Ahead of the 2018 council elections in May, it is no surprise to see that political parties in Southwark are once again focusing primarily on housing, reports James Murray
The Labour party currently holds a vast majority within Southwark Council, occupying 48 out of the 63 available seats, while the Liberal Democrats hold 13 and the Conservatives have just two to their name.
Both of the major parties within the borough, Labour and the Liberal Democrats, have detailed plans in their manifesto’s to tackle the housing issues.
Cllr Peter John, the leader of Southwark Council, has gained a reputation for his competence and ambition for the Borough, since taking over in 2010 – but he has also come under some criticism regarding housing. In 2014, the council made a target of building 1,500 council homes by 2018 and have unfortunately failed to deliver on them.
When asked what would be done differently to avoid this happening again if Labour were re-elected, Cllr John admitted it had been a more difficult process than expected.
“Obviously we would not have said we could build 1,500 by 2018 if we didn’t think we would get there but it’s been a slower and harder process than we had imagined back in 2014. Part of that is that it takes much longer to talk to residents about new builds; they want to be involved in the design and who’s going to be living there quite rightly.
He continued: “There has been some resistance so some schemes that we thought would be delivered we’ve had to remove from the programme so it has taken longer. We are up and running now and I’m as confident as I can be that we can deliver.”
Southwark Labour has also proposed to make sure that 50 percent of all housing which is built on council land will be let at council rents.
This election is extremely important for the Liberal Democrats, who used to hold a much higher percentage of the seats within Southwark – but lost several in 2014 following the Coalition Government.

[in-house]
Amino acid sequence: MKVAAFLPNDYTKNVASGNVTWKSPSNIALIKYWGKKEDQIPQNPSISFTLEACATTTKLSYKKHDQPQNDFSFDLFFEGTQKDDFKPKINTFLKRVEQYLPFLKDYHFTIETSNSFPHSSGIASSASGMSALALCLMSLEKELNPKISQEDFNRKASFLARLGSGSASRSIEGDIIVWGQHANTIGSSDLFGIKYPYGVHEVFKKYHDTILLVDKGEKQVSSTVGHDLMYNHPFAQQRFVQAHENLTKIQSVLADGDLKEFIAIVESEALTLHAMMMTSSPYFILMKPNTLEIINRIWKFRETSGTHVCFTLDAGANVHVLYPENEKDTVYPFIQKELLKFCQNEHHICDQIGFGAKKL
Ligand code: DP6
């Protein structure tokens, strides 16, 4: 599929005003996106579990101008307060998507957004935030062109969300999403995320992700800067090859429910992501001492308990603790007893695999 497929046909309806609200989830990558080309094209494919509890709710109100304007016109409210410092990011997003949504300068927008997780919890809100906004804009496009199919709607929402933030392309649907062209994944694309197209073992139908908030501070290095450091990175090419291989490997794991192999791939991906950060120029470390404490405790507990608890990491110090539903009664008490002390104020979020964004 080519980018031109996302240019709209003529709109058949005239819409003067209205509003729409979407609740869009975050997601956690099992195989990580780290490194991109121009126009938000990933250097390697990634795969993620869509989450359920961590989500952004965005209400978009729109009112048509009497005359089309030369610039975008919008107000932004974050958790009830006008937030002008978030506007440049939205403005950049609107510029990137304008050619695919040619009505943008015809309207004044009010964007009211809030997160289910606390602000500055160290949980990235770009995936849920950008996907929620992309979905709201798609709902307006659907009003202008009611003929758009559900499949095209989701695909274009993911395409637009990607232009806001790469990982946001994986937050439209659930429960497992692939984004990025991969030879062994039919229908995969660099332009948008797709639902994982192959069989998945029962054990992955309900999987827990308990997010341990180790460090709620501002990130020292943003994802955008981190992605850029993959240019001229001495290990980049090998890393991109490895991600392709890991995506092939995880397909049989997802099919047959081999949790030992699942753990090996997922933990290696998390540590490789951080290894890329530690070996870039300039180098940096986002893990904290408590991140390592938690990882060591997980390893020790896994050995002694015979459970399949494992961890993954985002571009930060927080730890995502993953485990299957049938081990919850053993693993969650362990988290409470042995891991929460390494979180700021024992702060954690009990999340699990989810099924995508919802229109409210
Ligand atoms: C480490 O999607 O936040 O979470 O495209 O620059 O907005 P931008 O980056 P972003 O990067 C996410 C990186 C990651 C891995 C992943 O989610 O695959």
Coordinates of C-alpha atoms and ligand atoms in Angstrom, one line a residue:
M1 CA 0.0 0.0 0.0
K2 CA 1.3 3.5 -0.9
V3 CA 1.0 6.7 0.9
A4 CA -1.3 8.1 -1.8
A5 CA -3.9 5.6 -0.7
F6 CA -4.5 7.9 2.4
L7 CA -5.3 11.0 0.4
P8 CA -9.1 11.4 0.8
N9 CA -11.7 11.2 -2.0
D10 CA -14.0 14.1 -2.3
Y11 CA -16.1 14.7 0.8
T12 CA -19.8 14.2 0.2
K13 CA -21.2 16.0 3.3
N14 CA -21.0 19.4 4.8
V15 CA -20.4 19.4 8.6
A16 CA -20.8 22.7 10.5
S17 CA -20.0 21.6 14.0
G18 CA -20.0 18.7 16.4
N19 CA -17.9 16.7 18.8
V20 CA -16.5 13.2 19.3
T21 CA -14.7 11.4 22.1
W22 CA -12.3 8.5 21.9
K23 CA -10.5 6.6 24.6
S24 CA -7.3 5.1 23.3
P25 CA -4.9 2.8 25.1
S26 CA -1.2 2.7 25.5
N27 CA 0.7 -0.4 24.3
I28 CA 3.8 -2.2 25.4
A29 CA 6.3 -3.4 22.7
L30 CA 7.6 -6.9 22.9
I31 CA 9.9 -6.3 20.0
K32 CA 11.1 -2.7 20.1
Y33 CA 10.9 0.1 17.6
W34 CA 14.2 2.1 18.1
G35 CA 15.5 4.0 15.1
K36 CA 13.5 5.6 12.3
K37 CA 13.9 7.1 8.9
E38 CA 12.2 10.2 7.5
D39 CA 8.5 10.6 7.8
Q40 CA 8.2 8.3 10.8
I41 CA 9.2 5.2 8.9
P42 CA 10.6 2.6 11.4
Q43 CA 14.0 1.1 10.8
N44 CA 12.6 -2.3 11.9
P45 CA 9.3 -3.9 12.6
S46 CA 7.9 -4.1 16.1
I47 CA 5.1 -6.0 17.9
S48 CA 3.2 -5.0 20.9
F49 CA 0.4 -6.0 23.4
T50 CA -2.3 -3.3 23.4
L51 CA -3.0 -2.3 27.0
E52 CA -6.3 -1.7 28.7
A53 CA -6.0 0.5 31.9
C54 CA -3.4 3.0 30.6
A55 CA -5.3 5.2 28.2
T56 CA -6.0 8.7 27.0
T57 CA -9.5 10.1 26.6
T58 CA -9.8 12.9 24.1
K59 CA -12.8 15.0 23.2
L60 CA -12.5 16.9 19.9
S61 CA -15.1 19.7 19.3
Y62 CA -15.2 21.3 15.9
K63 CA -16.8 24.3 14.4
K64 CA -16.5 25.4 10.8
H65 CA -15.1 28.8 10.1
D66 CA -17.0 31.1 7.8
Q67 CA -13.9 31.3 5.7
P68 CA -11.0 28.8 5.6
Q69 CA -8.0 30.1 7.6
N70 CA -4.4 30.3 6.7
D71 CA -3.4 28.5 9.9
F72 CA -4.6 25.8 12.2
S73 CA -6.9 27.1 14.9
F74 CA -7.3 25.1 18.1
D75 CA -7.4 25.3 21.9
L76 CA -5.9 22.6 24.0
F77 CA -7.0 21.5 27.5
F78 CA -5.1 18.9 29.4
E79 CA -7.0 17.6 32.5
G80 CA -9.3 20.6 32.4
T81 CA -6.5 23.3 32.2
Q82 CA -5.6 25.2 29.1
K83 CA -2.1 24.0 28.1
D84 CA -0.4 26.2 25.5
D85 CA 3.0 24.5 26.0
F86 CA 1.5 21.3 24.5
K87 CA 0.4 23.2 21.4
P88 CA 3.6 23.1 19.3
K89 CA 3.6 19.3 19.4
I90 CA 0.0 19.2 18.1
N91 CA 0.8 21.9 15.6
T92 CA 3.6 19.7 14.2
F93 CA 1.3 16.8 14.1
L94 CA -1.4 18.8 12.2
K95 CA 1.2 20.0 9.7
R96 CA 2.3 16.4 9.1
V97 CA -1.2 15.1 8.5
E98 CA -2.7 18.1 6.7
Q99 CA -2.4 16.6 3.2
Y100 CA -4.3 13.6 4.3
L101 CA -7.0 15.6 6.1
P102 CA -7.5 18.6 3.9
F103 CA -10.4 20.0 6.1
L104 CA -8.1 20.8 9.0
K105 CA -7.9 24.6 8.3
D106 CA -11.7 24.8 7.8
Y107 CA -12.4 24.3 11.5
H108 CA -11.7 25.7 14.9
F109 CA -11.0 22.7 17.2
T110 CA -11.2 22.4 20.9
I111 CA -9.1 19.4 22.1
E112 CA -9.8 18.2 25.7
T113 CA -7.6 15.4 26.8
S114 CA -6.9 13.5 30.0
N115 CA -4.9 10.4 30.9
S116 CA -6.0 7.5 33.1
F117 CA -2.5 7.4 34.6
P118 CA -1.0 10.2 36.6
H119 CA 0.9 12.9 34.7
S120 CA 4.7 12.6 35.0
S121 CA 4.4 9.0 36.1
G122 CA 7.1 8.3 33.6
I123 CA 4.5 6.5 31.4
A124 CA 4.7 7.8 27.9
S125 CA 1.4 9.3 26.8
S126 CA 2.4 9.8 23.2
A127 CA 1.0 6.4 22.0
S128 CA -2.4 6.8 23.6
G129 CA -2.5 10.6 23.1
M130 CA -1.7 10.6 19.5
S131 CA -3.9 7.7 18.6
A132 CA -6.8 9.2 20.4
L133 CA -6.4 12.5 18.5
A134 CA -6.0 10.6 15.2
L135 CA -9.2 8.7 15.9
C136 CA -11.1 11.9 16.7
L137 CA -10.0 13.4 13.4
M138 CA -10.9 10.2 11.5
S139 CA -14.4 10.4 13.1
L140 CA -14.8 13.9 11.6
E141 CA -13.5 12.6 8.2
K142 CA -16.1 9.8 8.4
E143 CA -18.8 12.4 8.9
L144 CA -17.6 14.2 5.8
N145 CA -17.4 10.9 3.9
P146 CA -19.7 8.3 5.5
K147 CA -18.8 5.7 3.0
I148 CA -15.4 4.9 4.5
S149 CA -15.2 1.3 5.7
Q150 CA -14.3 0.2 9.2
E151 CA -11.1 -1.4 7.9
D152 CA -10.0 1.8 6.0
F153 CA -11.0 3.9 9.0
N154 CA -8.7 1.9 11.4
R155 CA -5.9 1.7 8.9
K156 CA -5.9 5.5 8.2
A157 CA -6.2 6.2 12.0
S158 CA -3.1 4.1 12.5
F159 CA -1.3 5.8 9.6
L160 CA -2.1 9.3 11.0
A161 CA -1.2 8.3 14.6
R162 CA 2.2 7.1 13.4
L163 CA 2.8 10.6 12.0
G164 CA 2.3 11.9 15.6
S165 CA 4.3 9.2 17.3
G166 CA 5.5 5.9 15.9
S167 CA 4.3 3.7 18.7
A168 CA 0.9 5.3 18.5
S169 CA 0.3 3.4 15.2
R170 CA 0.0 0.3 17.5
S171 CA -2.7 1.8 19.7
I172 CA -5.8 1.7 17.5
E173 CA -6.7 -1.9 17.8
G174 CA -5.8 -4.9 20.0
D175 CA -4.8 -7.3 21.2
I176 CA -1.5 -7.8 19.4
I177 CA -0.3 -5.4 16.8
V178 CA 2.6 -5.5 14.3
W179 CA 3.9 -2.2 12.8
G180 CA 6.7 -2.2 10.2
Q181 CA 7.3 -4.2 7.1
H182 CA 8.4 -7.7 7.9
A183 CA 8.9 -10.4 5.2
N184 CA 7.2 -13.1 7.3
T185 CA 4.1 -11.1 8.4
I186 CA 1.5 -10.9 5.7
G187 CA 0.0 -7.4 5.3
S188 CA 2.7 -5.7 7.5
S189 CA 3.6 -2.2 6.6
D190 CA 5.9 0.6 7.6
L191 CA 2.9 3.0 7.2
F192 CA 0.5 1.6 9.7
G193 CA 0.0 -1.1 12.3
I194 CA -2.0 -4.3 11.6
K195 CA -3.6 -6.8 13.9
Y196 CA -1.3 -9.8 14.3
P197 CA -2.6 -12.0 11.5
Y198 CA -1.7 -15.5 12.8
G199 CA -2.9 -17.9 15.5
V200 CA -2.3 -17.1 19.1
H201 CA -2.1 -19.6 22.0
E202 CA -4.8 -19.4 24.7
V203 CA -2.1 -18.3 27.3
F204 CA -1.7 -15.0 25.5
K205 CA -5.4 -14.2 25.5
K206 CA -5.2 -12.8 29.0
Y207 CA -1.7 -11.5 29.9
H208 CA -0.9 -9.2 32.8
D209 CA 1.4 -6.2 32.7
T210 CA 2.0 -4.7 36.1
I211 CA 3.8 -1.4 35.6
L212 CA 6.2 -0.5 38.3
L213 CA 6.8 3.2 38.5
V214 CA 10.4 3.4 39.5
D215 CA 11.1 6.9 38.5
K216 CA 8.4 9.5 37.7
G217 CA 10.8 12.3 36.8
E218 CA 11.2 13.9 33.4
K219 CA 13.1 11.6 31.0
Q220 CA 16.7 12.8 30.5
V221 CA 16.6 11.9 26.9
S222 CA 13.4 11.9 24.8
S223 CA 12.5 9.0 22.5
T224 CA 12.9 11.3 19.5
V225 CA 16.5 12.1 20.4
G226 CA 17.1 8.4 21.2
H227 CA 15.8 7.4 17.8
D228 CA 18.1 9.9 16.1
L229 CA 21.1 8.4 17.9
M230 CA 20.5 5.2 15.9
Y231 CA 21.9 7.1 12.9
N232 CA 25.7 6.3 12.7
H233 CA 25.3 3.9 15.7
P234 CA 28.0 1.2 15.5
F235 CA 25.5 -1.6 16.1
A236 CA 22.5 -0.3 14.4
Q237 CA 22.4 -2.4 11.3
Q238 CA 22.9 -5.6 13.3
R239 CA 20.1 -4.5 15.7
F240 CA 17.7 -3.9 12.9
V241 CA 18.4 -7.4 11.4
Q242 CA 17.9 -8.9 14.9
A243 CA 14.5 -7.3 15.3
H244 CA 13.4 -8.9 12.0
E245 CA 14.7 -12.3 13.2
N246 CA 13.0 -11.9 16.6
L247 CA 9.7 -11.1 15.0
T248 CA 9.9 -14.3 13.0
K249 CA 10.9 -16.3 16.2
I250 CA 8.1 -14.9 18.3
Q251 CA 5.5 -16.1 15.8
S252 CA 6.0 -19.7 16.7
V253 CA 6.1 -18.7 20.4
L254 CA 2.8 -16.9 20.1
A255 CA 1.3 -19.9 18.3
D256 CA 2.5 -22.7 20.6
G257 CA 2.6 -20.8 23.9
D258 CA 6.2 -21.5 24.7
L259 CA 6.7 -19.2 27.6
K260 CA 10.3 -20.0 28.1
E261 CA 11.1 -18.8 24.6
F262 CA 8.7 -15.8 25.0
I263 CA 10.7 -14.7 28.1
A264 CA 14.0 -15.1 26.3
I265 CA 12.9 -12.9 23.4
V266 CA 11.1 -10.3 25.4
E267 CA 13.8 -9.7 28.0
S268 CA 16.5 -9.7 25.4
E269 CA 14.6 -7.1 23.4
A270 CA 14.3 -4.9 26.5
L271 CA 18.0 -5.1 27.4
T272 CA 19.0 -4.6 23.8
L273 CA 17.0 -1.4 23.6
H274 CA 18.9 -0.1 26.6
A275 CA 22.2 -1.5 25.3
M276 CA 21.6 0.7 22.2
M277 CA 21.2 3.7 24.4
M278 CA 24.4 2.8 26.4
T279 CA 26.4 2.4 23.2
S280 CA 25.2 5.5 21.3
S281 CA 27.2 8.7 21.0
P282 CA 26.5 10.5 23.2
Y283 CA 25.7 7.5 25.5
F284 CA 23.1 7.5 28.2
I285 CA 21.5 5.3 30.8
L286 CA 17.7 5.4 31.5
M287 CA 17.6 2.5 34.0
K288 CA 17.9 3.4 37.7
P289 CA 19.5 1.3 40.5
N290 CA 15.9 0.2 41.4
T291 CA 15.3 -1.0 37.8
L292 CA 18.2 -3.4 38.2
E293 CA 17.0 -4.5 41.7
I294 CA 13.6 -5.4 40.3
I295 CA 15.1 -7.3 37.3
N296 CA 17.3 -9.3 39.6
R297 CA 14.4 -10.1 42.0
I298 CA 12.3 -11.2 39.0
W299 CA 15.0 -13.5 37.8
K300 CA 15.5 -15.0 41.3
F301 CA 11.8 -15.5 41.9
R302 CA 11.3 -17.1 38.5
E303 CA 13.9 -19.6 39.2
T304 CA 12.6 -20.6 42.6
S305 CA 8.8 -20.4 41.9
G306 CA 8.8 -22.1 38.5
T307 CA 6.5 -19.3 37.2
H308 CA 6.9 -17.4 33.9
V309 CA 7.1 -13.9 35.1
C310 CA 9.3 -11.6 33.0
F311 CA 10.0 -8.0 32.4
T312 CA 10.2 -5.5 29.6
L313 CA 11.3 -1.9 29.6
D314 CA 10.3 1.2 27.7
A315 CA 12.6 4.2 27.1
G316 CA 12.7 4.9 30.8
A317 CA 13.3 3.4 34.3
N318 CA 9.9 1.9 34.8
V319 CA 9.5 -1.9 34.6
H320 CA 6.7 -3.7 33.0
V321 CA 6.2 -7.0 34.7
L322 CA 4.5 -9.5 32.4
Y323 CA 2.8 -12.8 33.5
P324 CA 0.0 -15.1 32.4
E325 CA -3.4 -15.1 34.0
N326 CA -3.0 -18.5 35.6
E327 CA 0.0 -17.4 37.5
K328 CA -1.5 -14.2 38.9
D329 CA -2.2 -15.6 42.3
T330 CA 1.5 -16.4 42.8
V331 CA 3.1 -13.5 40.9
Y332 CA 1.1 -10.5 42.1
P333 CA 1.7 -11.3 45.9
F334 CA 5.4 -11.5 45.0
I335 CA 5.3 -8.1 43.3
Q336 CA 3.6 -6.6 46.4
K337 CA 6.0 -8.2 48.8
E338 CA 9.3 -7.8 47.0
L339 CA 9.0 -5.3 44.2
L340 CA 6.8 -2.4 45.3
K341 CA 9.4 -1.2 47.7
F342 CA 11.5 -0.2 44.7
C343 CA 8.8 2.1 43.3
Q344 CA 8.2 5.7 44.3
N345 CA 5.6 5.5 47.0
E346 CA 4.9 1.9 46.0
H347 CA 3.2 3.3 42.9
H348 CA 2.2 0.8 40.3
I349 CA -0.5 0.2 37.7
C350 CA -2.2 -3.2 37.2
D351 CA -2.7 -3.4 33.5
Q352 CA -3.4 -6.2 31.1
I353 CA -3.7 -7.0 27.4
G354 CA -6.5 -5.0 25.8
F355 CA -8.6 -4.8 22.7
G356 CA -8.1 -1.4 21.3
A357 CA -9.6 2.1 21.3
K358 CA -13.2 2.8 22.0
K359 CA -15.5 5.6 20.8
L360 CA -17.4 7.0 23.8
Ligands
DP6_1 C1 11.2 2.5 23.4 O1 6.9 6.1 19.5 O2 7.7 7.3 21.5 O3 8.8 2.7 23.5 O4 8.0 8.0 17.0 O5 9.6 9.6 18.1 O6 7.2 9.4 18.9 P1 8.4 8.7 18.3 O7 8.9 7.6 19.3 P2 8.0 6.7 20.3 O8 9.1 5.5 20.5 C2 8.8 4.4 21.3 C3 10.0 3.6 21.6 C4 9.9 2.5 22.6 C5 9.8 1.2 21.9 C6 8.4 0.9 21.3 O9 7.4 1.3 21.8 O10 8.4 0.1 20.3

The Southwark Liberal Democrats will be looking to close the gap on their opposition and their leader, Anood Al-Samerai, has slammed Labours “appalling record” on housing, saying “big and radical” changes were needed.
The party believes it can finance new homes, with rent set at no more than one-third of the household’s income, and encourage developers to do the same.
Al-Samerai said: “It’s a scandal that 6,000 homes are sitting empty, and every week in my advice surgery people are in tears about their housing situation. If you do not have a decent home to live in it affects your employment, your health, and your family.”
The party has said it would not sell any individual council houses, except under right-to-buy, reduce the turn-around time for council homes to be re-let within four weeks, and use compulsory purchase powers to take over long-term empty homes.
Shane Martin, an International Business Management graduate, admitted that despite being in full-time employment, he does not see his future in London because of the housing crisis, as he said: “Although I now have a pretty good job, I don’t see myself getting my own home any time soon.
“There aren’t enough houses to go around as it is, and that’s before I think about how I’m going to finance it. In my hometown, I could get a house for a small fraction of the price people pay here, so I couldn’t say for sure that I’m going to stay in London. Hopefully, things start to get better after the council elections.”
The council elections will take place on the 3rd May, where housing is sure to be the big issue on everyone’s mind.